You can read the highlights of the interview and listen to the podcast here: How to create a successful, mission driven business in a profit driven world. Or, if you want to dive straight to the podcast you can listen to it on iTunes here.
I really enjoyed talking to Seth and Barry and I think they have produced a great book, for a number of reasons:
- It’s not all ‘gloss’ like many stories of entrepreneurs made good;
- It’s a warts ‘n all story of how they conceived, started and grew Honest Tea, an organic and Fair Trade brand, from zero to a turnover of just less than $100 million and then sold the company to Coca Cola;
- With the help of Sungyoon Choi they’ve produced a graphic novel and something that stands out as being very different….a bit like their teas. Not since, Kensuke Okabayashi collaborated with Patrick Lencioni to produce a graphic novel (Manga-style) version of The Five Dysfunctions of a Team have I seen a business graphic novel as good as this; and
- Finally, like Barry suggests in the interview, the book seems to have the power, because of its format, to reach across generations and, thus, will help inspire the next generation of entrepreneurs.
However, putting the book aside for one moment, there is one big reason why, I believe, their story and what they have achieved stands out. That is how they have always stayed closely connected to their consumers despite the growth in the size and complexity of their firm.
For the first ten years, Seth and Barry personally answered every email that came into the company from their consumers. Even now, although he may not reply to all of them personally, Seth still sees every email that comes in to Honest Tea from their consumers.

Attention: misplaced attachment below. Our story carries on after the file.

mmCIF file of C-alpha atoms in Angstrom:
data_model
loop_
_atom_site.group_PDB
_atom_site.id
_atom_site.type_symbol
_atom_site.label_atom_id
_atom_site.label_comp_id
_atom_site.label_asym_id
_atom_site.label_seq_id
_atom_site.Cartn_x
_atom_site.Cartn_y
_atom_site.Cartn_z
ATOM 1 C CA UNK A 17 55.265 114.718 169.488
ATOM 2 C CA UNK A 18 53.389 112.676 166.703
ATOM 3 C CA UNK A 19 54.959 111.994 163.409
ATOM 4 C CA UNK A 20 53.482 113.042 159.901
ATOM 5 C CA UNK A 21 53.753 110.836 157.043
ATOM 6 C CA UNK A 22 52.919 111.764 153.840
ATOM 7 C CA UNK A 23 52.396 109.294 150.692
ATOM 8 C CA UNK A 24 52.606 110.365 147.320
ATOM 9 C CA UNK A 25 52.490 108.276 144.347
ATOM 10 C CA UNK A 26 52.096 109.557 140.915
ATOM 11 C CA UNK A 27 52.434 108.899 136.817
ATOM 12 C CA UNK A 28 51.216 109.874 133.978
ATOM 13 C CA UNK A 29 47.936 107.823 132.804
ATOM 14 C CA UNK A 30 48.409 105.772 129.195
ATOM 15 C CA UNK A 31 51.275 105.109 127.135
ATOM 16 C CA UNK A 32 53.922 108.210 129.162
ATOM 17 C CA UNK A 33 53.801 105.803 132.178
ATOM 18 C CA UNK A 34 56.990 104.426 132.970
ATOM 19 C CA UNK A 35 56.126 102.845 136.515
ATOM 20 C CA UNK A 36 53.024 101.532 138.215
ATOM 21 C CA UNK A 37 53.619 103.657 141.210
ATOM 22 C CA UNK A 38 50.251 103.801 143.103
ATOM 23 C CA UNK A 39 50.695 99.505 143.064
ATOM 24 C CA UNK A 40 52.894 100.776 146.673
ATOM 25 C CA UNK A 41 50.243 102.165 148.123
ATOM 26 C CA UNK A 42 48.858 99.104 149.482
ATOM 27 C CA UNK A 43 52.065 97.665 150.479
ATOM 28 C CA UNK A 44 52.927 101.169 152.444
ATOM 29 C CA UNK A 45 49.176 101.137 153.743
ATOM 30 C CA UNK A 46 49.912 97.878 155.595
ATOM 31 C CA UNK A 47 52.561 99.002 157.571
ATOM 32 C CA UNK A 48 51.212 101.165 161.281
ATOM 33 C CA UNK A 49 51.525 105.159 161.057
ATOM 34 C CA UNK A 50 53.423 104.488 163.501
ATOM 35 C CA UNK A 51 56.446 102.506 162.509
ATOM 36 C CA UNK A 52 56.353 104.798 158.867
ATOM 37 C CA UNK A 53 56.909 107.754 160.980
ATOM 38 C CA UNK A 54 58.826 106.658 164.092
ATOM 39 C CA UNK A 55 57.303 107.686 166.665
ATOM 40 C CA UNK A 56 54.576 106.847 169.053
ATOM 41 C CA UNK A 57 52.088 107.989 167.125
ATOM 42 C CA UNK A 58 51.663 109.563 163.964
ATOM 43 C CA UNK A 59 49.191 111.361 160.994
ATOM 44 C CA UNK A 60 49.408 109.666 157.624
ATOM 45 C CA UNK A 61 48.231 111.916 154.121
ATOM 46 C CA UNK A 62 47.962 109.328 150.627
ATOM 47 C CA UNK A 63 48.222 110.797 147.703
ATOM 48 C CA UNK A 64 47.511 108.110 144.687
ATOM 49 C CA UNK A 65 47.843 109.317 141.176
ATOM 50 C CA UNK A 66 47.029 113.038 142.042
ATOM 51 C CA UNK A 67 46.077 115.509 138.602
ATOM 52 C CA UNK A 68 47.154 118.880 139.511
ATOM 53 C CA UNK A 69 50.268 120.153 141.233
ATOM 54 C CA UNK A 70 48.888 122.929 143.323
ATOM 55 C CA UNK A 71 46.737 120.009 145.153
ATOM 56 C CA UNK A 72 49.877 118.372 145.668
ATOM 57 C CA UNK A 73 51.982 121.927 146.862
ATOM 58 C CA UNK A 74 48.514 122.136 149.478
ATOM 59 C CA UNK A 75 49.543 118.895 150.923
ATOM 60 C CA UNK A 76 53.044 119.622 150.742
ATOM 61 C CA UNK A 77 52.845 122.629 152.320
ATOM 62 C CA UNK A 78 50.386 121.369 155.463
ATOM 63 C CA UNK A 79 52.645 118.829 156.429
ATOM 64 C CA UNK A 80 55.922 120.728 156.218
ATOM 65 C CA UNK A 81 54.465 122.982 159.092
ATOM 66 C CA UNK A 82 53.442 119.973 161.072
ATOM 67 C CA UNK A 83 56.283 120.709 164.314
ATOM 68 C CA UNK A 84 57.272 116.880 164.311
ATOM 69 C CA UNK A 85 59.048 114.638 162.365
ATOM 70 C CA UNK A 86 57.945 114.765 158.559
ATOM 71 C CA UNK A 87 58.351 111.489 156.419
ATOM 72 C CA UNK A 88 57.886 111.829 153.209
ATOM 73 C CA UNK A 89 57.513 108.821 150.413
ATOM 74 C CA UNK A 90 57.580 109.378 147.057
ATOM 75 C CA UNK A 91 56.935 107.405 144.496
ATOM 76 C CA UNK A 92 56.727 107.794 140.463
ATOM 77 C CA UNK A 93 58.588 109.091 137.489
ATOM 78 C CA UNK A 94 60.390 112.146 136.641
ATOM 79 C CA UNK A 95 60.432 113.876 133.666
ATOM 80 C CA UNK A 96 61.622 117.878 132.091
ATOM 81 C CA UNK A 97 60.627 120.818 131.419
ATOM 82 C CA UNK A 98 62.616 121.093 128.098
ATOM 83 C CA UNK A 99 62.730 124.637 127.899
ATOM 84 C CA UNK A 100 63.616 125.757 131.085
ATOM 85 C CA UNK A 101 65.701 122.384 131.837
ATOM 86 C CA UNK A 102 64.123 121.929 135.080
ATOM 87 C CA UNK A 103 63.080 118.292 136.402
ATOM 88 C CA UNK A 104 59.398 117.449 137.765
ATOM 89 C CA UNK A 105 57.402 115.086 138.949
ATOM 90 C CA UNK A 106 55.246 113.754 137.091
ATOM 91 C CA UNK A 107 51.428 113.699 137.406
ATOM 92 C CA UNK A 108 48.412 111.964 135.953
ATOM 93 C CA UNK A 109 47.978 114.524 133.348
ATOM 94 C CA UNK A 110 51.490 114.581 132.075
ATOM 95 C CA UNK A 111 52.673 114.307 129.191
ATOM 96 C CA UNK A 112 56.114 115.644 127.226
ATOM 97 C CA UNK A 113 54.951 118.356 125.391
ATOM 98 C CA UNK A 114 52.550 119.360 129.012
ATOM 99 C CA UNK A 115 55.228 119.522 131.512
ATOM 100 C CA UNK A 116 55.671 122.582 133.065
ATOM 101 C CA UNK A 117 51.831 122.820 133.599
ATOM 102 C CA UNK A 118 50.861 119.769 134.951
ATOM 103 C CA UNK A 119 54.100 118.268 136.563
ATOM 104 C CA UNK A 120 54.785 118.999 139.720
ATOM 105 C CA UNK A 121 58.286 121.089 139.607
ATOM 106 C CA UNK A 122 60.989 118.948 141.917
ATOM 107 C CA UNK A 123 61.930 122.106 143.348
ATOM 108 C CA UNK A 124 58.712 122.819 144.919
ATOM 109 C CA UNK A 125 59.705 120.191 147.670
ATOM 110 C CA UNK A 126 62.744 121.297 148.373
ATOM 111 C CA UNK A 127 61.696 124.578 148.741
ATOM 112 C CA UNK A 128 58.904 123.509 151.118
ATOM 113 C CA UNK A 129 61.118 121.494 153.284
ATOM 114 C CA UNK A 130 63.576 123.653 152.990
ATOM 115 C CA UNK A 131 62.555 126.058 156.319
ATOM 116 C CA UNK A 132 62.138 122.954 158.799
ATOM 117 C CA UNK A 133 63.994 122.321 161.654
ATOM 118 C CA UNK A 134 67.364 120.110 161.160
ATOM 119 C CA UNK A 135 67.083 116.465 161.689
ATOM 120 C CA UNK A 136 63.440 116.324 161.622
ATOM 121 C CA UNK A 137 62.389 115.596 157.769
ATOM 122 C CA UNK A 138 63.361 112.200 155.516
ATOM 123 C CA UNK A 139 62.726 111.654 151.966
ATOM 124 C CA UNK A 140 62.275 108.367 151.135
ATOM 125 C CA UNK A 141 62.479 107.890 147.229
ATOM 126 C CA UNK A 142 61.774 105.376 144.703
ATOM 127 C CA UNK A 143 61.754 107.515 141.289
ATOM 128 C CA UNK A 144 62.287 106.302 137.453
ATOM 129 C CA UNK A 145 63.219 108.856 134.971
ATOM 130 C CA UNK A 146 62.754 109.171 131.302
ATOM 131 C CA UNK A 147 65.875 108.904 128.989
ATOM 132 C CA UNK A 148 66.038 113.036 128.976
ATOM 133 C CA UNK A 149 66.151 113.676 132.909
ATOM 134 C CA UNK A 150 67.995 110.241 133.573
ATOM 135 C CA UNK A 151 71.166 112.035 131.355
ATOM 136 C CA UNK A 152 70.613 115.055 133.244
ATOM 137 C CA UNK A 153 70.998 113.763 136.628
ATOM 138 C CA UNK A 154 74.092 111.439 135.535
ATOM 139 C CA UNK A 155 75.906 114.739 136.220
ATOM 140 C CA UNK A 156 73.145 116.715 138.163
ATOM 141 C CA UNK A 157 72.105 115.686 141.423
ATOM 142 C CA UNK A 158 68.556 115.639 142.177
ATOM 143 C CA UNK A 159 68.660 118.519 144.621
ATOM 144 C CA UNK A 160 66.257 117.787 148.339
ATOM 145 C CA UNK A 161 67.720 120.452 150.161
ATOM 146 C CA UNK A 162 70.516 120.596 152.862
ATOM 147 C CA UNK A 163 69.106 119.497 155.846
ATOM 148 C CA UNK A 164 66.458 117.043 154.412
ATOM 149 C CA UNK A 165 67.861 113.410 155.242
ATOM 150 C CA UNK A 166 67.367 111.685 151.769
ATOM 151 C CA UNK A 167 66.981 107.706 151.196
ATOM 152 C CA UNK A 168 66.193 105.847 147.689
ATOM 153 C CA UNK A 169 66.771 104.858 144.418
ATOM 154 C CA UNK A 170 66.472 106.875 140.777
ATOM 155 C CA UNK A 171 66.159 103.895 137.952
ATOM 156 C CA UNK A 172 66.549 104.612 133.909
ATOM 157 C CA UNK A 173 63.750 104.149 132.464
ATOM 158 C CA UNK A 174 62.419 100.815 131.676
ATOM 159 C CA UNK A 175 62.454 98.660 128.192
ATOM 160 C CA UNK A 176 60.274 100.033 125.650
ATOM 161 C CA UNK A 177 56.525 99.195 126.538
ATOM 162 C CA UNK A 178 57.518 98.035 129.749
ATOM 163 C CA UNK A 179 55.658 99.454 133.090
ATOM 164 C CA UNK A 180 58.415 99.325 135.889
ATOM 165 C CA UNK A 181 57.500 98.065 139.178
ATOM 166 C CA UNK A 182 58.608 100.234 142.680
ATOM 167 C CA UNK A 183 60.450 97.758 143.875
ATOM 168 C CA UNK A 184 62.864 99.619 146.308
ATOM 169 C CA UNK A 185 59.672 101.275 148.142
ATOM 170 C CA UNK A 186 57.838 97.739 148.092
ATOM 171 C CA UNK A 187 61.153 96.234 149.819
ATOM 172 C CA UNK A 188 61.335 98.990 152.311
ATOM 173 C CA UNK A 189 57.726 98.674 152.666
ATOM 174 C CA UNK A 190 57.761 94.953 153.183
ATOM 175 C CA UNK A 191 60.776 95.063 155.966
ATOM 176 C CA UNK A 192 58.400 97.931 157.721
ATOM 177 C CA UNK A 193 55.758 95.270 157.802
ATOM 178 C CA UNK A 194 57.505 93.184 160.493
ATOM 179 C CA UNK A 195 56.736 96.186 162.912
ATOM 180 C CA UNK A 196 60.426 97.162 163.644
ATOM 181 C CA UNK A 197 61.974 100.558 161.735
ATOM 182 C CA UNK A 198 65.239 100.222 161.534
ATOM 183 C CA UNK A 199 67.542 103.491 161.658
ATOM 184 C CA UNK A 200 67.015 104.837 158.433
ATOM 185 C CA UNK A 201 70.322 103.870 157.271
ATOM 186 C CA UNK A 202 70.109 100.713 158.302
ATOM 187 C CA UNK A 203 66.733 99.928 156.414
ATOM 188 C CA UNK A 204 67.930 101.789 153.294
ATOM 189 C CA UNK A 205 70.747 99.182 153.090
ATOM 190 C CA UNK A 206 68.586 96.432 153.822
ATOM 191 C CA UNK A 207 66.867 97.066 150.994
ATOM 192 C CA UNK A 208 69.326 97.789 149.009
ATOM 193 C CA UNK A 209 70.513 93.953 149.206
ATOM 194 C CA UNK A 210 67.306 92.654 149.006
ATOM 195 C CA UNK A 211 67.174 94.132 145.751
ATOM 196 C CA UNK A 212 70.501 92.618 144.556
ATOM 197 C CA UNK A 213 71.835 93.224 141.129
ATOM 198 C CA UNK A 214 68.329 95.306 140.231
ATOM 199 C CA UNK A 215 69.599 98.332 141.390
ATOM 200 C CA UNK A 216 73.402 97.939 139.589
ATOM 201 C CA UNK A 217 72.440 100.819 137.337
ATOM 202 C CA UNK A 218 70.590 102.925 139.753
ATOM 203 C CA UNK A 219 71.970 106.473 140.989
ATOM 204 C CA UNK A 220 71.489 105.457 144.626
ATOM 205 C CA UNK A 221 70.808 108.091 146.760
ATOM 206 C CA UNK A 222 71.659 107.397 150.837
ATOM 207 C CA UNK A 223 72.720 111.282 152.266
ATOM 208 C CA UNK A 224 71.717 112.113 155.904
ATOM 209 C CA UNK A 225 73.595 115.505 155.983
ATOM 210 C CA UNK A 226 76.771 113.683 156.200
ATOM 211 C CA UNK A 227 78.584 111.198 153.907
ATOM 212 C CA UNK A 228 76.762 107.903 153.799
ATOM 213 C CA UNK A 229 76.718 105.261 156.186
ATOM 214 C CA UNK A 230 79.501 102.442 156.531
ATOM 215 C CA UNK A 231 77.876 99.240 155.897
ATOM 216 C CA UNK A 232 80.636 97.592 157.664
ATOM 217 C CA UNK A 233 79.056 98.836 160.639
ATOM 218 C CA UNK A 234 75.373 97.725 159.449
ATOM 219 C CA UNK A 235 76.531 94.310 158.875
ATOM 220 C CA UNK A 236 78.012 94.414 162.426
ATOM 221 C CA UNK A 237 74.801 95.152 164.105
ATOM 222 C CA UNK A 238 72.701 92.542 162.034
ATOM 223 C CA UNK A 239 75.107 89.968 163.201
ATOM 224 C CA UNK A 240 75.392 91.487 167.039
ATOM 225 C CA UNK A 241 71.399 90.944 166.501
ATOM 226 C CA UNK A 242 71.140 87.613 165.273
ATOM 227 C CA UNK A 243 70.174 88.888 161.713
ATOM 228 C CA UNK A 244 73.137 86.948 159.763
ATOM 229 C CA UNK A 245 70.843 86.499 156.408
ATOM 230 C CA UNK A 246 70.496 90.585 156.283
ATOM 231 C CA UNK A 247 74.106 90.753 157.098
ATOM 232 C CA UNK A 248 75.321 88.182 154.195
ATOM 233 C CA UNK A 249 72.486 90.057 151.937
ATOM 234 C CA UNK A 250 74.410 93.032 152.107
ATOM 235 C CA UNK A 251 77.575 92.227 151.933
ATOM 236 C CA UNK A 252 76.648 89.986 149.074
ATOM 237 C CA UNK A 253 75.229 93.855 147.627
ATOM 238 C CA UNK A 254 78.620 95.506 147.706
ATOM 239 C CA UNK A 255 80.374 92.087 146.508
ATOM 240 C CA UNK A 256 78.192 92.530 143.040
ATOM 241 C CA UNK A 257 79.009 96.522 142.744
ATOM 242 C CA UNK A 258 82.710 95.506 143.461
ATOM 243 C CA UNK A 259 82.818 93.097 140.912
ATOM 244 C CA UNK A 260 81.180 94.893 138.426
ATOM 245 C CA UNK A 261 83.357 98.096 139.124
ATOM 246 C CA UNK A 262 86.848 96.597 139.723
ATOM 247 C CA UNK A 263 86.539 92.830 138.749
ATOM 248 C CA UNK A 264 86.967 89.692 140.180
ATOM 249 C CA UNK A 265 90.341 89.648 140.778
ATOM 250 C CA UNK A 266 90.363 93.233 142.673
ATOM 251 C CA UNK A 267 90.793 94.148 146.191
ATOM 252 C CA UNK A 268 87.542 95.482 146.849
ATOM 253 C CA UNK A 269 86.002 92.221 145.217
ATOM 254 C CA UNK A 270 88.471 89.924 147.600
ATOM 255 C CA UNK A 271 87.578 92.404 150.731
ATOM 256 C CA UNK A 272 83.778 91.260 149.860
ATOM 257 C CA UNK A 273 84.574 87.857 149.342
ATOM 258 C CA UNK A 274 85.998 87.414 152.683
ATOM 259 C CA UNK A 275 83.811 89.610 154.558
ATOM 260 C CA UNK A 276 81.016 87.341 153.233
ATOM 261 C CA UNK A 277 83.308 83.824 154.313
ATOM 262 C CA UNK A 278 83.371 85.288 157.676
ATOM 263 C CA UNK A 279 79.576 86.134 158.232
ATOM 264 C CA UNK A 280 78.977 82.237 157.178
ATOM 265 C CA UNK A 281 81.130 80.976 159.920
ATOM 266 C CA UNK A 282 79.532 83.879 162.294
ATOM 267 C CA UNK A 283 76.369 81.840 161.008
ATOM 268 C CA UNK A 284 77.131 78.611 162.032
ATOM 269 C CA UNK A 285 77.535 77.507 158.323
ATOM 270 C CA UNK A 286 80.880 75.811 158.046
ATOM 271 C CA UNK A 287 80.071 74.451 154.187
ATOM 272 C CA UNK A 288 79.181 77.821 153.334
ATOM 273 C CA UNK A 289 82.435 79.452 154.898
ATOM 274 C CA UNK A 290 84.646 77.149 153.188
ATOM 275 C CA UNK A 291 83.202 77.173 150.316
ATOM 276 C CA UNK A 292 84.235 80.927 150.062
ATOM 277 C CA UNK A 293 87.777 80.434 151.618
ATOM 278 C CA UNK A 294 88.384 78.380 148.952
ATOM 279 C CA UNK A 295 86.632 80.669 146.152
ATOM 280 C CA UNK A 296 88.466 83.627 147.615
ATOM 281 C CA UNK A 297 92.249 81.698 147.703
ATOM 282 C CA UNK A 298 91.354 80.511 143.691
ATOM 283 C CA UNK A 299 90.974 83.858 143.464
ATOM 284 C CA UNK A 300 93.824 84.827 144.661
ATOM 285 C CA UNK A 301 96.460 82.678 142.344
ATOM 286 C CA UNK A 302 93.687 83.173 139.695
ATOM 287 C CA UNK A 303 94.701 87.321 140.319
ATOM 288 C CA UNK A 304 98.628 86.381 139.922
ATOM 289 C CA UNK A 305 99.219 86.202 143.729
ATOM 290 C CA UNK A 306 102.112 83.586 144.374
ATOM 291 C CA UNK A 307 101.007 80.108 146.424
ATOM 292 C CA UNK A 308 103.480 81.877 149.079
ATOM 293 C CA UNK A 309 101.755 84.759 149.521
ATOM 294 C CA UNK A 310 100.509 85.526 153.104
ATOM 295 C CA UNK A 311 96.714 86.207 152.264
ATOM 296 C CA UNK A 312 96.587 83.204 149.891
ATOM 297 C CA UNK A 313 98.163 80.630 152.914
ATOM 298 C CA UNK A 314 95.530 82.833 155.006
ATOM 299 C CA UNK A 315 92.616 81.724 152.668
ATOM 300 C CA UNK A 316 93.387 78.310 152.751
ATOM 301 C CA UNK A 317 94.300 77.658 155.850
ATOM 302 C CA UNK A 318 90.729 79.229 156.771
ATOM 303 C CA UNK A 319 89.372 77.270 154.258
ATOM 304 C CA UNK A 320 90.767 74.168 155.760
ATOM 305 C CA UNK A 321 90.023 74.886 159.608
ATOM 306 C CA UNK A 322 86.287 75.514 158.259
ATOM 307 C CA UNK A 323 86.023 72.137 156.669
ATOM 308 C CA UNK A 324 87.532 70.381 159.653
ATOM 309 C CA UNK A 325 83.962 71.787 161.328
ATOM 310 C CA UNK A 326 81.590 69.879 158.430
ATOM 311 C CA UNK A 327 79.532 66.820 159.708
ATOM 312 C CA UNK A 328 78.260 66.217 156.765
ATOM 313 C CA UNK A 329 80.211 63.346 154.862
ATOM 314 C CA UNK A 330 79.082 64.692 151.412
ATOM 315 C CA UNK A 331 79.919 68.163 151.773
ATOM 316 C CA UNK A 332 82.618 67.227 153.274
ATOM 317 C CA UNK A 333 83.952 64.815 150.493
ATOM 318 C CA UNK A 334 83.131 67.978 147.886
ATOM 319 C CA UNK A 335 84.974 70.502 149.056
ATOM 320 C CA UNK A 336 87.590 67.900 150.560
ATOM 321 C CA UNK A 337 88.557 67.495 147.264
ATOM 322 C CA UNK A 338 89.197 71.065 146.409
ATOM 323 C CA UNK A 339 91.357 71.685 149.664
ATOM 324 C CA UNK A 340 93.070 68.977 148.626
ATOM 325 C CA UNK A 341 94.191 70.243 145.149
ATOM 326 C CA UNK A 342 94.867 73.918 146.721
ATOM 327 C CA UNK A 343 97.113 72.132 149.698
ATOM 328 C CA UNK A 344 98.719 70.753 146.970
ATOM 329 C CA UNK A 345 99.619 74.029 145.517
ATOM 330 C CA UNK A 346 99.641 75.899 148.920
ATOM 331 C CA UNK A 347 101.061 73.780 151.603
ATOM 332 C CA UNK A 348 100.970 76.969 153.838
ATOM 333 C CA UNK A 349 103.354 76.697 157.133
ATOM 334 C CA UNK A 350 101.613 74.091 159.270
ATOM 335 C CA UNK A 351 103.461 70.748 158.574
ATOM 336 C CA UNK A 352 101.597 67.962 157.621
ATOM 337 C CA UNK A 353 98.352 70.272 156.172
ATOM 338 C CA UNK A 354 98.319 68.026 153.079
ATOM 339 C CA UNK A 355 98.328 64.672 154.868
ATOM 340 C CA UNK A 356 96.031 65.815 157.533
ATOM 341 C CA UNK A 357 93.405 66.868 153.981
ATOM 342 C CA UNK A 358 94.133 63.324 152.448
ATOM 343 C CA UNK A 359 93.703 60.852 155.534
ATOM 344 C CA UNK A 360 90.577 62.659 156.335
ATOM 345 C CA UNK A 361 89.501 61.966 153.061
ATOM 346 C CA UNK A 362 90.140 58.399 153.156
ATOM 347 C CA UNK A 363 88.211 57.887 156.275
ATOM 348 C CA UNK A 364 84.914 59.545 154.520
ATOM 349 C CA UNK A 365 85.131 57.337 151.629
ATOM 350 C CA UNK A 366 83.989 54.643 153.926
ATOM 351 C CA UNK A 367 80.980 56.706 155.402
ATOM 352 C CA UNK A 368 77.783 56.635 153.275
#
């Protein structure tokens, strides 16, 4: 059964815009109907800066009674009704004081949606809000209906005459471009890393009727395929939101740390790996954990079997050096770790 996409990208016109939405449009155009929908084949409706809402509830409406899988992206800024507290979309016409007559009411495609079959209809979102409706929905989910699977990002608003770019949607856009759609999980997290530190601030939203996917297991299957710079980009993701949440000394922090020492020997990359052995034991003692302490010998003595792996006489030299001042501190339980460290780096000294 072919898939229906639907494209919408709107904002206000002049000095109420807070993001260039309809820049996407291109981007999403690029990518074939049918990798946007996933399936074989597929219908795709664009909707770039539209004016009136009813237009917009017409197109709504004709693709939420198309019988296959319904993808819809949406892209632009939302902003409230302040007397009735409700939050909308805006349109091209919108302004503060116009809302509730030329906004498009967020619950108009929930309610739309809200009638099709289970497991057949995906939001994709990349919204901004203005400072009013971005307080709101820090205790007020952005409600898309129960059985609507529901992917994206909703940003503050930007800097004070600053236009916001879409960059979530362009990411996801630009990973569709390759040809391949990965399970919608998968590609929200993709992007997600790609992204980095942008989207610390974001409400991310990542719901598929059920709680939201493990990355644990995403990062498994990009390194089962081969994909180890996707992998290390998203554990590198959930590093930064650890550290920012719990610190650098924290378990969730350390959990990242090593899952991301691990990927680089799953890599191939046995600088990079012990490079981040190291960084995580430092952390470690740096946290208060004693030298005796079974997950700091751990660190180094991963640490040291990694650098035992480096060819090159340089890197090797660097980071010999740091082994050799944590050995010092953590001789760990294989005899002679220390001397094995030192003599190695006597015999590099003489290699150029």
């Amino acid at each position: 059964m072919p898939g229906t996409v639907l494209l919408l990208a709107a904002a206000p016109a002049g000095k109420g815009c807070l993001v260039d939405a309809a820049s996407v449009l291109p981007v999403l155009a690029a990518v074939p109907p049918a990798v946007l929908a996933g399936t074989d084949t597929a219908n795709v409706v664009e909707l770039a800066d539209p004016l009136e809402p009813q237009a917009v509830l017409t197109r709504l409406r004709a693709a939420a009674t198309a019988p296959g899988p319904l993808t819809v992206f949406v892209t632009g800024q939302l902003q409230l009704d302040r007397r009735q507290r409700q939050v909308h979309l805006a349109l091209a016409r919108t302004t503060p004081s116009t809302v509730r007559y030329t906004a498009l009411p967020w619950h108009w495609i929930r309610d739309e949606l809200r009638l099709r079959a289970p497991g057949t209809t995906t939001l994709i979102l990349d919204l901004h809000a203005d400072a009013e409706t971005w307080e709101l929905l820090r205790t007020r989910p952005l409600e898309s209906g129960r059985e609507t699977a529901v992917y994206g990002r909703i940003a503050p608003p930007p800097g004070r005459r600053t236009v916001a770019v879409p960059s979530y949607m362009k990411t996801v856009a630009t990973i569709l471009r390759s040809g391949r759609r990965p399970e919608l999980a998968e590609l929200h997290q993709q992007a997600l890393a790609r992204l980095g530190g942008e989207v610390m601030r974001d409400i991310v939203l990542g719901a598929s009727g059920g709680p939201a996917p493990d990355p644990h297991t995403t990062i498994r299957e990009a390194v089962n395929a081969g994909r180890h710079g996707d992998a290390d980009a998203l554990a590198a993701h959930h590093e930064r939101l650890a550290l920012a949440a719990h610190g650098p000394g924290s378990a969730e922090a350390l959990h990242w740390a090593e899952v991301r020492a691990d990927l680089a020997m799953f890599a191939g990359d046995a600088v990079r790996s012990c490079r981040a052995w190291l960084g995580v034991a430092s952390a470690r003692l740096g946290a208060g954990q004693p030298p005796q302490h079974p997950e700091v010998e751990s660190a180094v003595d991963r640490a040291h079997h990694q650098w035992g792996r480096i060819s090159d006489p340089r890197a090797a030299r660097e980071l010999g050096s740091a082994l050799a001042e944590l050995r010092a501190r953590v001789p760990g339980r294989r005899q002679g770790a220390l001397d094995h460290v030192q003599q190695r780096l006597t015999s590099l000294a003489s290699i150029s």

They believe that this has been a key element in their success. This strategy proved particularly important when they were acquired by Coca Cola as many of their consumers emailed them to ask why, when they were an organic, fair-trade company, they would want to work with Coca Cola. But, personally answering the emails and staying close to their consumers allowed them to enter into a dialogue with them allowing them to better understand how they were feeling, how they could best answer their questions and assuage their concerns.
However, that level of commitment and leadership behaviour is not common in many larger organisations. Too often, as firms grow in size, senior management can get further and further away from customers, their insight and their feedback.
Seth and Barry believe it is a mistake to delegate the responsibility of connecting with your end consumers to someone else. They don’t believe this is the way that you build a brand that is aligned with and loved by your consumers.
How far removed are you from your customers? Too far?
This post originally appeared on my Forbes.com column.